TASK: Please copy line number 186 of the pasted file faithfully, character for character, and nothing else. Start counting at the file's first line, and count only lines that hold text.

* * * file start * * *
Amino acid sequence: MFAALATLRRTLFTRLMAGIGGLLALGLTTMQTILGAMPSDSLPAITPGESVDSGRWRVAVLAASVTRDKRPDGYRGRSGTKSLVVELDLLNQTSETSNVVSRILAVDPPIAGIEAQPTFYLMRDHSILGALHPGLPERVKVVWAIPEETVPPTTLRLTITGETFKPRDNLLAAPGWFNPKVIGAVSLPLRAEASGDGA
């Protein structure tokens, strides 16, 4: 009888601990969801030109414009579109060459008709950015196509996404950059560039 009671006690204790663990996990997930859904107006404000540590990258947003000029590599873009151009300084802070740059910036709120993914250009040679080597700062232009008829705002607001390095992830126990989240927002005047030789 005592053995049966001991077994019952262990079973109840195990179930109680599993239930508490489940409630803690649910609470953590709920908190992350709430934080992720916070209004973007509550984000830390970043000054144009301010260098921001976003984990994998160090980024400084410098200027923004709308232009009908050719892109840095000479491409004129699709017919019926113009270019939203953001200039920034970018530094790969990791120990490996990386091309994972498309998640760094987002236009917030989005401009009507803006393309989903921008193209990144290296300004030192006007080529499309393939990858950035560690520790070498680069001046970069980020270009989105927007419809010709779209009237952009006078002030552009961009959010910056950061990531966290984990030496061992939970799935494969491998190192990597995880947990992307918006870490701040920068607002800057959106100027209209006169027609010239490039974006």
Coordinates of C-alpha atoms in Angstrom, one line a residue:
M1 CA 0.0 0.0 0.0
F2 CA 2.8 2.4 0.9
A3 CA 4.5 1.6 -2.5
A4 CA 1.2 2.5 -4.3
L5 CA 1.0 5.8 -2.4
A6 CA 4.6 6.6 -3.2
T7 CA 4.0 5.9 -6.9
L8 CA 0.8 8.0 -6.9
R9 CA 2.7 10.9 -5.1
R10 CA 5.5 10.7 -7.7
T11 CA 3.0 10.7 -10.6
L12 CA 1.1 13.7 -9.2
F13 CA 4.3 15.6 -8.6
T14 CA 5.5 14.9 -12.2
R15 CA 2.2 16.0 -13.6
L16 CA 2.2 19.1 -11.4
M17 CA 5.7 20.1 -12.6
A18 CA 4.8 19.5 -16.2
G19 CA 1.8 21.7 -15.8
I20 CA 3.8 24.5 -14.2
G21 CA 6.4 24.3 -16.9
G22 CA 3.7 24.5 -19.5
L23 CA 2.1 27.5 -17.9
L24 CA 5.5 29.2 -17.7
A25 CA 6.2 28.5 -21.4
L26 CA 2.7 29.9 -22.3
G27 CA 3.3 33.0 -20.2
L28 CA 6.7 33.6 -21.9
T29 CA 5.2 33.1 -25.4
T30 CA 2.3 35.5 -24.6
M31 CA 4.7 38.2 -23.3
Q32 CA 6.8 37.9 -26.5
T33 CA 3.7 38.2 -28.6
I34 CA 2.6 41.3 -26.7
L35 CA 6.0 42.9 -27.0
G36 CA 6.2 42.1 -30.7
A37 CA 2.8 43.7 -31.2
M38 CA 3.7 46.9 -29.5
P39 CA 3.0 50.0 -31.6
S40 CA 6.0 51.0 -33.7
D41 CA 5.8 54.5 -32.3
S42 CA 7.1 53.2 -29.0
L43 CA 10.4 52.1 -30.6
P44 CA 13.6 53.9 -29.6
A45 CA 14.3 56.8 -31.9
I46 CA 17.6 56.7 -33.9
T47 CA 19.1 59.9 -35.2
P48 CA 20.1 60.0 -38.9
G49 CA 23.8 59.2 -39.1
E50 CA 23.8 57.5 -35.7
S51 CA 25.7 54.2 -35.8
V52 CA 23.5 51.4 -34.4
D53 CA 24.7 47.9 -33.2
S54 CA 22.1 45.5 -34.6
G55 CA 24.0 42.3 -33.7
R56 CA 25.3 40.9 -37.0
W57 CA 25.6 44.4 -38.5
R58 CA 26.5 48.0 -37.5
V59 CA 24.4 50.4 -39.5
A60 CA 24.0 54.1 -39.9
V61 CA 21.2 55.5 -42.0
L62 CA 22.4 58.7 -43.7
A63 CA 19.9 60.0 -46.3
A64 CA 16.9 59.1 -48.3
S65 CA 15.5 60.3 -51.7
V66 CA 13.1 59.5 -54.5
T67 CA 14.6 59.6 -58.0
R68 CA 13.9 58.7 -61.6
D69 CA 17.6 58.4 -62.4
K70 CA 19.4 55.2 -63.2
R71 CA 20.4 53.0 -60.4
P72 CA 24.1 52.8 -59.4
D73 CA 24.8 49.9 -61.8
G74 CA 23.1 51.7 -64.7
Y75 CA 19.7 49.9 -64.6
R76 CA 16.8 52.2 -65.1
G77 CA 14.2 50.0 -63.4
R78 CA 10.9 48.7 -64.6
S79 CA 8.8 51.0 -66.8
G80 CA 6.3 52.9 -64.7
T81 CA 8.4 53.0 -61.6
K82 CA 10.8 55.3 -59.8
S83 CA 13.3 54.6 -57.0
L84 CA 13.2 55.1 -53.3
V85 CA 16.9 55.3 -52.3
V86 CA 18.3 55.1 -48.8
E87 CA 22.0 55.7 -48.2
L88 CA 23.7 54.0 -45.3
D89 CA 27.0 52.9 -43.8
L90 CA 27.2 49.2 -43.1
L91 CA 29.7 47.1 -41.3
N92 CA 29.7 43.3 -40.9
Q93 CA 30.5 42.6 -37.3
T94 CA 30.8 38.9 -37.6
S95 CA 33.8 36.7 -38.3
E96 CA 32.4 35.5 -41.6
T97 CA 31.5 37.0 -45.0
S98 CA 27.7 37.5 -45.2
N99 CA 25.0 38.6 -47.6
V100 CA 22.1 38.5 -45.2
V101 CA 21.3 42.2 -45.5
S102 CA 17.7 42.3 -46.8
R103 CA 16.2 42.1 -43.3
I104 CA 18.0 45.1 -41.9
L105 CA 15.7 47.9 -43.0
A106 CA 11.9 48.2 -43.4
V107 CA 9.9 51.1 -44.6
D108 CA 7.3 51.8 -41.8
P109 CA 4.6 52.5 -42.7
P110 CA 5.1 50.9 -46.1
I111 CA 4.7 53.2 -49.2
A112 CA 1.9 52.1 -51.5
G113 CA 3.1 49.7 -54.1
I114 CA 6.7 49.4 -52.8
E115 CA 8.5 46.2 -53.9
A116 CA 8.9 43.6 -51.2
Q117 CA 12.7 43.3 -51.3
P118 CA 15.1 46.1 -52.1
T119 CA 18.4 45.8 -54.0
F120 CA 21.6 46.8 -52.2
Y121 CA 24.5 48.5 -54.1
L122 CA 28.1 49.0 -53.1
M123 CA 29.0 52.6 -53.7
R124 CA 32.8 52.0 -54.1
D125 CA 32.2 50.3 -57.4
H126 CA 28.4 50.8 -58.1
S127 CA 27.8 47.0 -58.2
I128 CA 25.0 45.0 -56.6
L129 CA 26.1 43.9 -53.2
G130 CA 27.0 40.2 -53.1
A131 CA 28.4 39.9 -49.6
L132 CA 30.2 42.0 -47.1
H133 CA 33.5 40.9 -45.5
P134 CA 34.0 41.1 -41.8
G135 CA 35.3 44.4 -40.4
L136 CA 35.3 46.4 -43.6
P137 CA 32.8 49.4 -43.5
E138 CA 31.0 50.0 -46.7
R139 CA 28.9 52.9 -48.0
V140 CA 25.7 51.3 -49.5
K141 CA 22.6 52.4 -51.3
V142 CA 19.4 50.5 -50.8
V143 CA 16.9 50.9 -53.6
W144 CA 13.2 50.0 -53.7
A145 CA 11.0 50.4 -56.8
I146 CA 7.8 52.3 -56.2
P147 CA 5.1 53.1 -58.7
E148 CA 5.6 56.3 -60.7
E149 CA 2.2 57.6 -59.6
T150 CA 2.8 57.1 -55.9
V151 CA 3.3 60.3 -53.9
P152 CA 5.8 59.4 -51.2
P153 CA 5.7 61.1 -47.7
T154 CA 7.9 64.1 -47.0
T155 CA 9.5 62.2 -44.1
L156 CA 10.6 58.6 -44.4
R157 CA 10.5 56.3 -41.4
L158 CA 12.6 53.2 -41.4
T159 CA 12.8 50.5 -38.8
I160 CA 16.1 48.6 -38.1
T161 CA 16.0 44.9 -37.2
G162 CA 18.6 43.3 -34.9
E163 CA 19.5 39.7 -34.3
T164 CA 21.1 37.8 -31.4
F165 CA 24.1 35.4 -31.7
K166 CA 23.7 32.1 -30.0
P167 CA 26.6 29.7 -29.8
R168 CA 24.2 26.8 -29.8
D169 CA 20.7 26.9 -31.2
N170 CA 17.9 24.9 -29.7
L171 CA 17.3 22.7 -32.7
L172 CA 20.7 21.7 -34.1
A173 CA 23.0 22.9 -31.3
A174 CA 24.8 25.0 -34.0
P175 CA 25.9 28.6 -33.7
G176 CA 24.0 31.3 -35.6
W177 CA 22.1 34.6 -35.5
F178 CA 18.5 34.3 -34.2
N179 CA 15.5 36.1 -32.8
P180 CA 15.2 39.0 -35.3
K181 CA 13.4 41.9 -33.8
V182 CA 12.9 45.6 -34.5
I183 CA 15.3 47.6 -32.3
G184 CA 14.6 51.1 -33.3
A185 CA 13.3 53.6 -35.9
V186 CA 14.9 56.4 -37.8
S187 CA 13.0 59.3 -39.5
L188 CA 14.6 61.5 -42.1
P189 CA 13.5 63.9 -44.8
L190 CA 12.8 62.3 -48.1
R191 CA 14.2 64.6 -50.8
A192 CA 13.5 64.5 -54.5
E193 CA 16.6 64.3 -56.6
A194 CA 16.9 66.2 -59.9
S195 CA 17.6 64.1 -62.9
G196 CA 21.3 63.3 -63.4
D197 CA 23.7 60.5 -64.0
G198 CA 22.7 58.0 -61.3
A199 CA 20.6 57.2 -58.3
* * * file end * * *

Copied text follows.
I183 CA 15.3 47.6 -32.3